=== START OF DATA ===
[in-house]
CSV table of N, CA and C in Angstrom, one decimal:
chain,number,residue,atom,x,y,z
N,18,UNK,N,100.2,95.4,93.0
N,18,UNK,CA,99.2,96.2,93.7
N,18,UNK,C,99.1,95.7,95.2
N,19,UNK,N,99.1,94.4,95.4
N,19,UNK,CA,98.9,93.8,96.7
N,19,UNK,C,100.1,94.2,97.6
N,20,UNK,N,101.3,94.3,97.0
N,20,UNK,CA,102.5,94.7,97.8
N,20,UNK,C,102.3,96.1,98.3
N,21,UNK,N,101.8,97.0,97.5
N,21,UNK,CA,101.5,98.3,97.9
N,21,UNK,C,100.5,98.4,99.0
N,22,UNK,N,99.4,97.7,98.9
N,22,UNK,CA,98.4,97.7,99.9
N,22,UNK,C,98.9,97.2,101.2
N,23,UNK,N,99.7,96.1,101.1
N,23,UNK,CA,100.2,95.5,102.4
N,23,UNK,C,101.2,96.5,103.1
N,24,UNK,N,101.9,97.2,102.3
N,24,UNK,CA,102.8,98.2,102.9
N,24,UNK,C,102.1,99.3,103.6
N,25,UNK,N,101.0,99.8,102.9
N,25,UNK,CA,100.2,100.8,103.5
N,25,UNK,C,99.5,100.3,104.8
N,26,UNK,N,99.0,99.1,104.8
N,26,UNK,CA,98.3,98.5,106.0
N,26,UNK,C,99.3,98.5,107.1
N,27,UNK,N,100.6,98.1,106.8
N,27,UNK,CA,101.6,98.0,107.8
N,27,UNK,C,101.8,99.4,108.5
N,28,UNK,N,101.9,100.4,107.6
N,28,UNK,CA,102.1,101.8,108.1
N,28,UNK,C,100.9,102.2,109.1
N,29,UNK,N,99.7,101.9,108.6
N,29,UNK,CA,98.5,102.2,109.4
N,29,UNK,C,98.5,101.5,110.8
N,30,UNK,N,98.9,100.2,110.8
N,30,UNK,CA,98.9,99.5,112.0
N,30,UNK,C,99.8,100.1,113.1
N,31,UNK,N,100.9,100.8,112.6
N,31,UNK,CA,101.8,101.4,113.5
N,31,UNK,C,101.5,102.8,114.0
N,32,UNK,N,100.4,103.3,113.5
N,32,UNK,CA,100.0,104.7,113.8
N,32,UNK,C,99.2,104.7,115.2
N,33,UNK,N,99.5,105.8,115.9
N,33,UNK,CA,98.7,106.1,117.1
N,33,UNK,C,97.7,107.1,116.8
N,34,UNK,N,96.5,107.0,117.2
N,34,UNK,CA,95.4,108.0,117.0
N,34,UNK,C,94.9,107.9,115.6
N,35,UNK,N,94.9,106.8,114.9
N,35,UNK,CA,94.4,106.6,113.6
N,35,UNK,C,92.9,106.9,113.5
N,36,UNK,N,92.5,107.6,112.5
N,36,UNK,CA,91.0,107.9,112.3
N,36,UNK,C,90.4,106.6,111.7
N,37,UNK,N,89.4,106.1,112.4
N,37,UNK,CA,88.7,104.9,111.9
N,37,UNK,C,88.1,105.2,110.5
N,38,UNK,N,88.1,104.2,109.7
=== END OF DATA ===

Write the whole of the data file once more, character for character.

[in-house]
CSV table of N, CA and C in Angstrom, one decimal:
chain,number,residue,atom,x,y,z
N,18,UNK,N,100.2,95.4,93.0
N,18,UNK,CA,99.2,96.2,93.7
N,18,UNK,C,99.1,95.7,95.2
N,19,UNK,N,99.1,94.4,95.4
N,19,UNK,CA,98.9,93.8,96.7
N,19,UNK,C,100.1,94.2,97.6
N,20,UNK,N,101.3,94.3,97.0
N,20,UNK,CA,102.5,94.7,97.8
N,20,UNK,C,102.3,96.1,98.3
N,21,UNK,N,101.8,97.0,97.5
N,21,UNK,CA,101.5,98.3,97.9
N,21,UNK,C,100.5,98.4,99.0
N,22,UNK,N,99.4,97.7,98.9
N,22,UNK,CA,98.4,97.7,99.9
N,22,UNK,C,98.9,97.2,101.2
N,23,UNK,N,99.7,96.1,101.1
N,23,UNK,CA,100.2,95.5,102.4
N,23,UNK,C,101.2,96.5,103.1
N,24,UNK,N,101.9,97.2,102.3
N,24,UNK,CA,102.8,98.2,102.9
N,24,UNK,C,102.1,99.3,103.6
N,25,UNK,N,101.0,99.8,102.9
N,25,UNK,CA,100.2,100.8,103.5
N,25,UNK,C,99.5,100.3,104.8
N,26,UNK,N,99.0,99.1,104.8
N,26,UNK,CA,98.3,98.5,106.0
N,26,UNK,C,99.3,98.5,107.1
N,27,UNK,N,100.6,98.1,106.8
N,27,UNK,CA,101.6,98.0,107.8
N,27,UNK,C,101.8,99.4,108.5
N,28,UNK,N,101.9,100.4,107.6
N,28,UNK,CA,102.1,101.8,108.1
N,28,UNK,C,100.9,102.2,109.1
N,29,UNK,N,99.7,101.9,108.6
N,29,UNK,CA,98.5,102.2,109.4
N,29,UNK,C,98.5,101.5,110.8
N,30,UNK,N,98.9,100.2,110.8
N,30,UNK,CA,98.9,99.5,112.0
N,30,UNK,C,99.8,100.1,113.1
N,31,UNK,N,100.9,100.8,112.6
N,31,UNK,CA,101.8,101.4,113.5
N,31,UNK,C,101.5,102.8,114.0
N,32,UNK,N,100.4,103.3,113.5
N,32,UNK,CA,100.0,104.7,113.8
N,32,UNK,C,99.2,104.7,115.2
N,33,UNK,N,99.5,105.8,115.9
N,33,UNK,CA,98.7,106.1,117.1
N,33,UNK,C,97.7,107.1,116.8
N,34,UNK,N,96.5,107.0,117.2
N,34,UNK,CA,95.4,108.0,117.0
N,34,UNK,C,94.9,107.9,115.6
N,35,UNK,N,94.9,106.8,114.9
N,35,UNK,CA,94.4,106.6,113.6
N,35,UNK,C,92.9,106.9,113.5
N,36,UNK,N,92.5,107.6,112.5
N,36,UNK,CA,91.0,107.9,112.3
N,36,UNK,C,90.4,106.6,111.7
N,37,UNK,N,89.4,106.1,112.4
N,37,UNK,CA,88.7,104.9,111.9
N,37,UNK,C,88.1,105.2,110.5
N,38,UNK,N,88.1,104.2,109.7